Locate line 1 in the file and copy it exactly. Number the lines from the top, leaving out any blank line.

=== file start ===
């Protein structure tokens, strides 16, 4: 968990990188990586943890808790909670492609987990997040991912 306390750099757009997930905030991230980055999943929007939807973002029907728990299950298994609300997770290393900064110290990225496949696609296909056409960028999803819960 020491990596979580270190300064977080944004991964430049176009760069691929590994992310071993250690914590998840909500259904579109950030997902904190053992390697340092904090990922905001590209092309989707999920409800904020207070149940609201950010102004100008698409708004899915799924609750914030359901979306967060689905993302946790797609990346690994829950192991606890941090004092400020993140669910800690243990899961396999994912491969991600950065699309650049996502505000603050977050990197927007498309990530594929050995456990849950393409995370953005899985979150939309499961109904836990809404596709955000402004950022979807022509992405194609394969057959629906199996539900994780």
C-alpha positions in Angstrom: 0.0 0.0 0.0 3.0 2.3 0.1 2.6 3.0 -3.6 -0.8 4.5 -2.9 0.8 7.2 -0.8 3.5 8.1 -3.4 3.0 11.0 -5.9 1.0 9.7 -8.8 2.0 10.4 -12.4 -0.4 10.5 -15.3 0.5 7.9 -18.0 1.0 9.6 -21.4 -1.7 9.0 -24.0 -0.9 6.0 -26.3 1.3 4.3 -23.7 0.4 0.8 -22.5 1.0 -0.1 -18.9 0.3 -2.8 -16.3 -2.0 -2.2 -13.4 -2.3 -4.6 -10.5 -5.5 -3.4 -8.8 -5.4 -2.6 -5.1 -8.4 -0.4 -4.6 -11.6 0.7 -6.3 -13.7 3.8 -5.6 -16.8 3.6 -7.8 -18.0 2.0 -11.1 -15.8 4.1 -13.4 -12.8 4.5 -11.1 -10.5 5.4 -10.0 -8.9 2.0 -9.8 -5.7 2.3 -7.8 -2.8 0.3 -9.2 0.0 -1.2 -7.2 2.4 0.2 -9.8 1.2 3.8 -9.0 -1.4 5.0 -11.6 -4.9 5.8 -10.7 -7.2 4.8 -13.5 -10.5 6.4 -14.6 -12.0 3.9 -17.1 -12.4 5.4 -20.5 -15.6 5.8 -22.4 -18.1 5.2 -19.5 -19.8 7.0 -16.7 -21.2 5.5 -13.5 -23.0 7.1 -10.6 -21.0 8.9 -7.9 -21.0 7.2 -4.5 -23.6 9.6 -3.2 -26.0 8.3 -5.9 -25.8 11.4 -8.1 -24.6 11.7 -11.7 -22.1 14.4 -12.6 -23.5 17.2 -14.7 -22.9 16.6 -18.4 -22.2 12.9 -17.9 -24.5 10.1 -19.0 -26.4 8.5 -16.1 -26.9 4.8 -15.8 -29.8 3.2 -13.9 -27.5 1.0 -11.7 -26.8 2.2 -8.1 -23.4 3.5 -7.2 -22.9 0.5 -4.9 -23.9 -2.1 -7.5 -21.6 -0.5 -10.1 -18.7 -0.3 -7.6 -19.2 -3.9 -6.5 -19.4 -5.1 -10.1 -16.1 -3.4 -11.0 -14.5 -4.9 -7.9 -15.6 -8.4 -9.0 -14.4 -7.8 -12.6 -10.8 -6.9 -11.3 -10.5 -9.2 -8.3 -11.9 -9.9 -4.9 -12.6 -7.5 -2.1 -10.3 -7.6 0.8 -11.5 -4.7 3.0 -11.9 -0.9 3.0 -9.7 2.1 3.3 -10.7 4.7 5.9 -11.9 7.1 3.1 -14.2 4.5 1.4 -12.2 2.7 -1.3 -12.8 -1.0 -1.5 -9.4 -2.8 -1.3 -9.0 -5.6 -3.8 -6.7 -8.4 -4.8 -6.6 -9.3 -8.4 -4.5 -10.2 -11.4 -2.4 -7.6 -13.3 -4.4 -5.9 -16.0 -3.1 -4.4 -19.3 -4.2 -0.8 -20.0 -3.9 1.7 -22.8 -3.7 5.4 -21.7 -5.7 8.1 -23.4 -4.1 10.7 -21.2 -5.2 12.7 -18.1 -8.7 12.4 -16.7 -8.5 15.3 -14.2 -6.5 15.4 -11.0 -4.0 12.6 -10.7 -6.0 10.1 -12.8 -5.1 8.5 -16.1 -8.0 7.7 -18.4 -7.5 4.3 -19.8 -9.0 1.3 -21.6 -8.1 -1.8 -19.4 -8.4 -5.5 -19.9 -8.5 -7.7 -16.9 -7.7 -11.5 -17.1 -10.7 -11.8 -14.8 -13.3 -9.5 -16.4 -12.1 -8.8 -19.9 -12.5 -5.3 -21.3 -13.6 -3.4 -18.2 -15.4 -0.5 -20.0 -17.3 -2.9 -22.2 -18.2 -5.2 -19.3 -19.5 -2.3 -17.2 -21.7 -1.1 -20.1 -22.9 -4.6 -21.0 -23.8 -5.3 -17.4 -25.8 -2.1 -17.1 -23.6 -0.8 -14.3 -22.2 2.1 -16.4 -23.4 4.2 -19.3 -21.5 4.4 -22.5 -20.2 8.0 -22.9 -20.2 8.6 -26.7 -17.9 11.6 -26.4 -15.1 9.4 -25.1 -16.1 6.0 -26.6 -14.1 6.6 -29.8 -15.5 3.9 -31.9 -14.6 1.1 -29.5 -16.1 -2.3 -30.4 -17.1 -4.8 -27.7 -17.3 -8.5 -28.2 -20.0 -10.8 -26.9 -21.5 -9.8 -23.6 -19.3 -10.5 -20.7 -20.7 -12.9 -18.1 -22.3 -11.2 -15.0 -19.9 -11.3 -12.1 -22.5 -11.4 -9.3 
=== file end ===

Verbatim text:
């Protein structure tokens, strides 16, 4: 968990990188990586943890808790909670492609987990997040991912 306390750099757009997930905030991230980055999943929007939807973002029907728990299950298994609300997770290393900064110290990225496949696609296909056409960028999803819960 020491990596979580270190300064977080944004991964430049176009760069691929590994992310071993250690914590998840909500259904579109950030997902904190053992390697340092904090990922905001590209092309989707999920409800904020207070149940609201950010102004100008698409708004899915799924609750914030359901979306967060689905993302946790797609990346690994829950192991606890941090004092400020993140669910800690243990899961396999994912491969991600950065699309650049996502505000603050977050990197927007498309990530594929050995456990849950393409995370953005899985979150939309499961109904836990809404596709955000402004950022979807022509992405194609394969057959629906199996539900994780």